Right on Brisbane’s eastern coast, North Stradbroke Island (“Straddie” to the initiated) is one of Australia’s natrual treasures -a perfect escape destination. Something of a secret, it is only recently that Straddie has started to sparkle on the tourism and real-estate radar.
Travel to Straddie via the township of Cleveland will take you approximately fifty minutes on the vehicle ferry. Cleveland is only a 30 minute drive from Brisbane International Airport or the centre of Brisbane, and one hour’s drive from the Gold Coast. The ferry ride across Moreton Bay is the first of a series of experiences that make visiting Stradbroke Island such a fabulous destination.
Stradbroke Island covers 27,530 hectares, which means it is the world’s second largest sand island. The elongated sand island shields much of the southern part of Moreton Bay and the smaller islands from the ocean swells. The beaches are accessible by four-wheel drive, bicycle or on foot, with many popular camp sites situated down Main Beach, and views are visible from almost everywhere on Straddie.
Thirty-five kilometres of white sandy beaches fringe the island’s eastern side, from Point Lookout in the north to Jumpin Pin in the south. From the Point lookout headland, the buildings of the Gold Coast is often clearly visible, being a reminder of the stark contrast to the slower pace of Straddie.
North Stradbroke (or Minjerriba to the indigenous Noonuccal tribe) was home to renowned Aboriginal poet Kath Walker, or Oodgeroo Noonuccal. There is a large amount of Aboriginal and European history surrounding Dunwich where water taxis and vehicular barges moor.
The calm waters of Moreton Bay lap against the shores of the island’s western fishing towns. With a lack of agriculture and the filtering effects of the sand results in pure water which fish, and particularly Stradbroke Rock Oysters thrive upon.
North Stradbroke attracts four-wheel drivers, fishermen, surfers and beach-lovers to the free stretches of accessible coast and rugged granite headlands, and the Island also has a range of accommodation, restaurants, cafes and holiday infrastructure. With an incredible diversity of attractions to offer and stunningly beautiful places to explore, North Stradbroke is a fantastic holiday place for families, couples and adventure-seekers alike. The ideal way to see the Island is by Four Wheel Drive, but there are many stunning coastal walks and a mountain bike and whale watching map are an easier and more environmentally sound alternative.
Point Lookout is the main destination, and only a thirty kilometre drive on a sealed road from Dunwich. The North Gorge Headland is 40m above sea level and recognised as a leading land-based whale-watch area during from May-November, and world-class surfing and fishing throughout the year.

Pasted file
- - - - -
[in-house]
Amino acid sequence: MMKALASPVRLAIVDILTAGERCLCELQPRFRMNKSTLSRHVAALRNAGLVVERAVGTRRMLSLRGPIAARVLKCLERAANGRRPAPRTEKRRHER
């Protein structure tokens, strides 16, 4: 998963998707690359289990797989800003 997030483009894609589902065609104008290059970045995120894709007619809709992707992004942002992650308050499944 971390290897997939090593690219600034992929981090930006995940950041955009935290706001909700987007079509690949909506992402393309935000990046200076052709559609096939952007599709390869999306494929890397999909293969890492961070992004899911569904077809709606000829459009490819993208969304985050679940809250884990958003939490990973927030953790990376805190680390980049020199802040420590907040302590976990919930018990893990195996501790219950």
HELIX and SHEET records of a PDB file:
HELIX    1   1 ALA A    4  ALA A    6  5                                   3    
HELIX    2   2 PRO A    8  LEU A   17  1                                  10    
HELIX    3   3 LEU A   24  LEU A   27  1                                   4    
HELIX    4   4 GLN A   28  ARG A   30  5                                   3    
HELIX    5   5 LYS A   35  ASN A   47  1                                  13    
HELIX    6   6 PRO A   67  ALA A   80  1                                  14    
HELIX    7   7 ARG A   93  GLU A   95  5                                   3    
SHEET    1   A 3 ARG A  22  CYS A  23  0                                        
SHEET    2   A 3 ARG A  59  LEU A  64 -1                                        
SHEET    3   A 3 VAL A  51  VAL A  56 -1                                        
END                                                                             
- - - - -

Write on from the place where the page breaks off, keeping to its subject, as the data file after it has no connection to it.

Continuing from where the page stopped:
Point Lookout’s beautiful beaches and headlands are perfect for swimming, surfing and fishing year round. Whales, dolphins, turtles and manta rays are regularly viewed from the spectacular North Gorge at the northern tip of the island. The island has been listed as one of the world’s most ecologically important wetlands with several freshwater lakes, waterways and lagoons that are accessible by four-wheel drive or on a guided tour with one of Straddie’s tour operators.
One of the best features of the island is being able to purchase fresh seafood directly from local fishermen. Look for the signs at Amity Point and Point Lookout to direct you to their homes and the freshest, most delicious catch-of-the-day around. For those that prefer the work be done for them, Straddie’s restaurants and cafes all make use of this delicious resource on the menus.
“The Point” offers a number of alfresco style cafes, a bakery, chemist, post office, newsagent, corner store and supermarket. The island also has a bus service linking all three towns to ferries and water taxis.
North Stradbroke Island is the ultimate paradise for the many enthusiasts who visit each year. On a good day it’s possible to surf right past the pub, along the evocatively named Cylinders Beach, on waves that peel dreamily for hundreds of metres. Stick ten bucks in the back pocket of your boardies and you can drop in for a beer on your way back around -you may even bump into world ranked surfer and local Bede Durbidge! Stradbroke also boasts what is perhaps the last truly old-school surf shop in the country, that makes it’s business selling surfing gear rather than fashion.
The jewels in the Straddie’s crown is Point Lookout and the natural wonder of the North Gorge Walk, along with the surf, the choice of beaches, all sheltered in different winds, the whale watching, and the spectacular coastal walk around the gorges. If you are looking for Stradbroke Island Accommodation, make sure you visit: http://www.discoverstradbroke.com.au/